Frank davis' chicken noodle soup

Yield: 1 servings

Measure Ingredient
1 large Whole fryer
1 cup Onions - diced
½ cup Celery - diced
½ cup Minced parsley
4 eaches Cloves minced garlic
1 cup Chopped carrots
3 eaches Bay leaves
1 teaspoon Poultry seasoning
4 quarts Bottled water
12 ounces Broad egg noodles
2 tablespoons Butter
1 cup Sliced onion rings
1 cup Sliced mushrooms
1 cup Diced carrots
¼ cup Cream sherry
\N \N Salt and pepper to taste
\N \N Green onions for garnish

First, take the chicken and wash it thoroughly -- that means both inside and out! Remove the giblets, scrub out the internal cavity under cold running water, and scrape away anything that doesn't look edible. *But do NOT remove the chicken skin or any of the fat!* You need the skin to make a rich stock. Next, take a crock pot (see NOTE below if you don't have a crock pot) and place the chicken and giblets into it. Then drop in the cup of diced onions, the ½ c. of diced celery, the ½ c. of minced parsley, the four cloves of minced garlic, the cup of chopped carrots, the three bay leaves, the teaspoon of poultry seasoning and *TWO QUARTS* of the water. Then, with a spoon, evenly distribute the seasoning mixture around the chicken, turn the crock pot to high, and cook for at least six hours (or better still, *OVERNIGHT*). Remember, the longer you cook, the richer the base stock and the more tender the chicken. While the chicken is slow-cooking, it's a good time to prepare your noodles. Go ahead and boil them according to package directions...*but DO NOT COOK THEM UNTIL DONE*! Keep in mind that you're going to drop them into a soup, so you want them al dente (firm), otherwise they'll turn to pure mush by the time you eat them. Furthermore, you want a small percent of the starch in the noodles to cook into the soup to thicken it slightly -- if you cook the noodles all the way, the soup consistency will be flat and thin. After the noodles are cooked, butter them slightly and set them aside. When the chicken is tender, take a set of tongs or a strainer spoon, remove it from the crock pot (it may tend to fall apart, but that's okay), and set it on a platter to cool. At this point, strain out all the seasoning vegetables from the stock, place the stock into a metal bowl, and place the bowl into the refrigerator or freezer until the chicken fat congeals (which should take about 1 hour). Meanwhile, pick the chicken off the bones and, with a sharp knife, chop it into bite-sized pieces. Then, in a heavy 12-inch skillet, melt the butter and saute the sliced onions, the mushrooms, and the carrots until they're tender. Then drop in the chopped chicken meat. And *over medium-low heat*, cook it into the vegetables for about 10 minutes. While the chicken and vegetables are sauteing, remove the chicken stock from the refrigerator, skim off all the fat, and place the skimmed stock into a soup pot, along with the remaining 2 quarts of water. At this point, you should season the soup stock to taste with salt and pepper. Now drop in the *sauteed* chicken, mushrooms, onion rings, and diced carrots -- along with the sherry, the Tabasco, and *as soon as it comes to a roll, reduce the heat to low* and simmer the soup for about 30 minutes to allow all the flavors to thoroughly blend. When you're ready to eat, ladle out heaping helpings of the piping hot soup into bowls, garnish with a sprinkling of thinly sliced green onions, and serve with crunchy saltines. I promise you it'll be the best chicken noodle soup you ever had!!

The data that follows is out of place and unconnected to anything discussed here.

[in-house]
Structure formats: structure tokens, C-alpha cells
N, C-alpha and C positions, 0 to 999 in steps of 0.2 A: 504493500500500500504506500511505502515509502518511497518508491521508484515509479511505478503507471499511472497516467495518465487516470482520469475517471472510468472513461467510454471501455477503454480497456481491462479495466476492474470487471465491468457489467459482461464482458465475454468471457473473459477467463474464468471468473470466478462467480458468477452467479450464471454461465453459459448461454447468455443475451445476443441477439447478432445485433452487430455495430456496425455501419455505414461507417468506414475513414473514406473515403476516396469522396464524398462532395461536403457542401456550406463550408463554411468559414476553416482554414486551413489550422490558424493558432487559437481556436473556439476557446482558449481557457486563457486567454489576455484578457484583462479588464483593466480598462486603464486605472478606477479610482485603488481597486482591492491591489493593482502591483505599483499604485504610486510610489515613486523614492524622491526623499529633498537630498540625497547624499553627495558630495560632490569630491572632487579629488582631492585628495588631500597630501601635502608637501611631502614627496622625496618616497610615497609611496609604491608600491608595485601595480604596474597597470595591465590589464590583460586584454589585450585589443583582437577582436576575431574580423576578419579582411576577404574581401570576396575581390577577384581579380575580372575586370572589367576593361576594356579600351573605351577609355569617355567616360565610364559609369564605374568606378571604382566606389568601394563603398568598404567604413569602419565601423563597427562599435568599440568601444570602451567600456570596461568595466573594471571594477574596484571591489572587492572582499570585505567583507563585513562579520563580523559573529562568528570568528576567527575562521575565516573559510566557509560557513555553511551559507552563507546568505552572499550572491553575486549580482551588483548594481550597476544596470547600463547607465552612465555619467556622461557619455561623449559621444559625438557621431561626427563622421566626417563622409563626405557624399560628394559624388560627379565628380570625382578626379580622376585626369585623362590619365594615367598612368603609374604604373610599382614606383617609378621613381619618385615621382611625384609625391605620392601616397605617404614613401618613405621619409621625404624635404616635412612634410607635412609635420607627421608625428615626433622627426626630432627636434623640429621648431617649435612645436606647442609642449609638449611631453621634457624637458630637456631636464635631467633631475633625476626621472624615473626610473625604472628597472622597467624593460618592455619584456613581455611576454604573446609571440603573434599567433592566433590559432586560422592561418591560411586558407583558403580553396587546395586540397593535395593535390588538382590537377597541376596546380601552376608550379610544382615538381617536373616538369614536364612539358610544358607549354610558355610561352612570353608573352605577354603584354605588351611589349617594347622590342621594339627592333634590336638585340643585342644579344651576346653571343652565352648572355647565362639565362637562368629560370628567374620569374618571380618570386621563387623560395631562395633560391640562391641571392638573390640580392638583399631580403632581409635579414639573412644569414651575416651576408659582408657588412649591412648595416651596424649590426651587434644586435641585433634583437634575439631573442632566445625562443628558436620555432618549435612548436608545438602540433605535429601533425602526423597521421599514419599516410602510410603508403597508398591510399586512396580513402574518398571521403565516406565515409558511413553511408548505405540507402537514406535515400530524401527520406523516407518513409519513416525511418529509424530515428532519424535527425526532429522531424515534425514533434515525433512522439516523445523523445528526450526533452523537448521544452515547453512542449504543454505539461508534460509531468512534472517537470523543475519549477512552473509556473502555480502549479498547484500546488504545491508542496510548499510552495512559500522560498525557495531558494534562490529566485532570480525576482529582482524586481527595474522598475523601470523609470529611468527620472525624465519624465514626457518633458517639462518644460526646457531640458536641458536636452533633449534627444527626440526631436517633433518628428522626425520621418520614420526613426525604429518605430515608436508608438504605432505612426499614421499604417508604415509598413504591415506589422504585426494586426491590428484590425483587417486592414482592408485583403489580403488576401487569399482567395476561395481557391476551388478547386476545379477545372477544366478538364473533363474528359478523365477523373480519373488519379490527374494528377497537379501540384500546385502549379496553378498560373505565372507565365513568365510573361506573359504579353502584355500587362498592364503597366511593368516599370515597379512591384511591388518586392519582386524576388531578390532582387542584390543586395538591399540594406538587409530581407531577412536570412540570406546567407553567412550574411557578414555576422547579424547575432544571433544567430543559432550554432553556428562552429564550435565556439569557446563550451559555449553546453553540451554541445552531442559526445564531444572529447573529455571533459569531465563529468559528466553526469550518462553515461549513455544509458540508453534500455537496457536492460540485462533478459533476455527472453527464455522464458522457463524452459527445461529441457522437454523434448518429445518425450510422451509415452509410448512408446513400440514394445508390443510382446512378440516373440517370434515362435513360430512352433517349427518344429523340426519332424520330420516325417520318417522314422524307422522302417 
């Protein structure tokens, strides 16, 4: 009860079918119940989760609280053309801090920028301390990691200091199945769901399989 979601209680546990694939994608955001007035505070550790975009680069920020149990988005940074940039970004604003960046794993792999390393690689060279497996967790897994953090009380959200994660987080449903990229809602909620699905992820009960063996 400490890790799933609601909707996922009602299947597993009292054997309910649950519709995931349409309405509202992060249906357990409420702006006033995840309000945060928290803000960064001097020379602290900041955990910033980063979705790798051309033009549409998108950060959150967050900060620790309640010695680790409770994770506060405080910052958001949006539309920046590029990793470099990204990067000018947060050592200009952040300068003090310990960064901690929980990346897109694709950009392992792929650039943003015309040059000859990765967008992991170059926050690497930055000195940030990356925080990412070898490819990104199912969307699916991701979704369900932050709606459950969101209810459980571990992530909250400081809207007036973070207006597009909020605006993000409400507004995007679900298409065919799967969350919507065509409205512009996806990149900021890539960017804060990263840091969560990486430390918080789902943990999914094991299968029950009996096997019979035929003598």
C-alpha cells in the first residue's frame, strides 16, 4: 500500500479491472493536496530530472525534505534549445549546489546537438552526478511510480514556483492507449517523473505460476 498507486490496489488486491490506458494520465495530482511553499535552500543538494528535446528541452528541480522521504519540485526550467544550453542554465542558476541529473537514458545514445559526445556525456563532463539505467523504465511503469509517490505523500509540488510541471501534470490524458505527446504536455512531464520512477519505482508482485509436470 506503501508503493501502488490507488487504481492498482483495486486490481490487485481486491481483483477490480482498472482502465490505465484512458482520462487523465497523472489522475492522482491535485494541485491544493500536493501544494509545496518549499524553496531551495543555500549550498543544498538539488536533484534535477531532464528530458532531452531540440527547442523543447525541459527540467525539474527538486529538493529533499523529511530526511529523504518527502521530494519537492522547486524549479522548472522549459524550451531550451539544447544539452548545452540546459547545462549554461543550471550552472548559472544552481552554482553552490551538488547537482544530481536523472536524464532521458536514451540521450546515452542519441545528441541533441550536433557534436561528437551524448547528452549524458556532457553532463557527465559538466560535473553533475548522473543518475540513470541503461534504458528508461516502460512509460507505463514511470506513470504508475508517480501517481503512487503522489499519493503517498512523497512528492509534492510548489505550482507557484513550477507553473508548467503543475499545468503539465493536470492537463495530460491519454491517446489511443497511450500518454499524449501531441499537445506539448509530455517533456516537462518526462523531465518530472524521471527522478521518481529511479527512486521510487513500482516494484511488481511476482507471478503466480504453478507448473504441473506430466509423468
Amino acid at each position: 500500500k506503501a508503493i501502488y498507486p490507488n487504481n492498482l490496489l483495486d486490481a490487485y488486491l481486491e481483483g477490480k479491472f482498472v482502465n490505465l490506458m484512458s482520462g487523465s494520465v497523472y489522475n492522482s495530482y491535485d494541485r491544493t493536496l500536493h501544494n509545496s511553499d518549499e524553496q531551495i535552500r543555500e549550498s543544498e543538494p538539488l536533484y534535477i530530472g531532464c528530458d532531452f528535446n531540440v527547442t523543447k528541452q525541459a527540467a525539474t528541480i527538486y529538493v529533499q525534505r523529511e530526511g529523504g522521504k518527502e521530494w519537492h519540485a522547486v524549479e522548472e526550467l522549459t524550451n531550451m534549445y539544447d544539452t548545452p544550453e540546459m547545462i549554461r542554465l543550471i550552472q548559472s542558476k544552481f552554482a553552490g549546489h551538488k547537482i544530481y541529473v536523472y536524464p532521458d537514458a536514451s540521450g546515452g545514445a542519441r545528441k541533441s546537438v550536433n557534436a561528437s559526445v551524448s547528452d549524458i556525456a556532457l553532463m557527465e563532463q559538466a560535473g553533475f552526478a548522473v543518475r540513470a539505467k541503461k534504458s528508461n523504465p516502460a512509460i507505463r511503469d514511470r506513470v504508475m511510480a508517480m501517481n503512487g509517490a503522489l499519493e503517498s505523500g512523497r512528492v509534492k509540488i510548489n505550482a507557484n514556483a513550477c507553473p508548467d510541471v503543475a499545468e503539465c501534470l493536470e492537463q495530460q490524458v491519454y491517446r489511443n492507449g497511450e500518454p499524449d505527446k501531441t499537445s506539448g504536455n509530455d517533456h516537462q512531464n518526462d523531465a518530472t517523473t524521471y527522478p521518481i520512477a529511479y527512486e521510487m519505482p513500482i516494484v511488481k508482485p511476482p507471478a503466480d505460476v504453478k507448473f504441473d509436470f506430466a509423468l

CHEF'S NOTES: If you don't have a crock pot, you can use a heavy, deep stock pot instead. ust be sure you turn the fire down to a *SLOW SIMMER* to cook the chicken and make the stock. If you use the overnight cooking method, cook the chicken in the stock about six hours, remove the chicken meat from the bones when it's done, put the bones and the fat back into the stock, and continue to cook the bones and fat overnight. This gives you the most flavorful chicken soup of all!!

Recipe from Frank Davis, New Orleans, Louisiana.

Just perfect for those evenings when the first cold fronts of the year rip through the Crescent City, this chicken noodle soup -- while possibly lacking the medicinal effect of its Jewish counterpart -- is rich, bursting with flavor, and succulent enough to serve to the most discriminating palate.

Calories per serving: Number of Servings: 0 Fat grams per serving: Approx. Cook Time: Cholesterol per serving: Marks:

Submitted By MICHELLE BASS On 10-02-94

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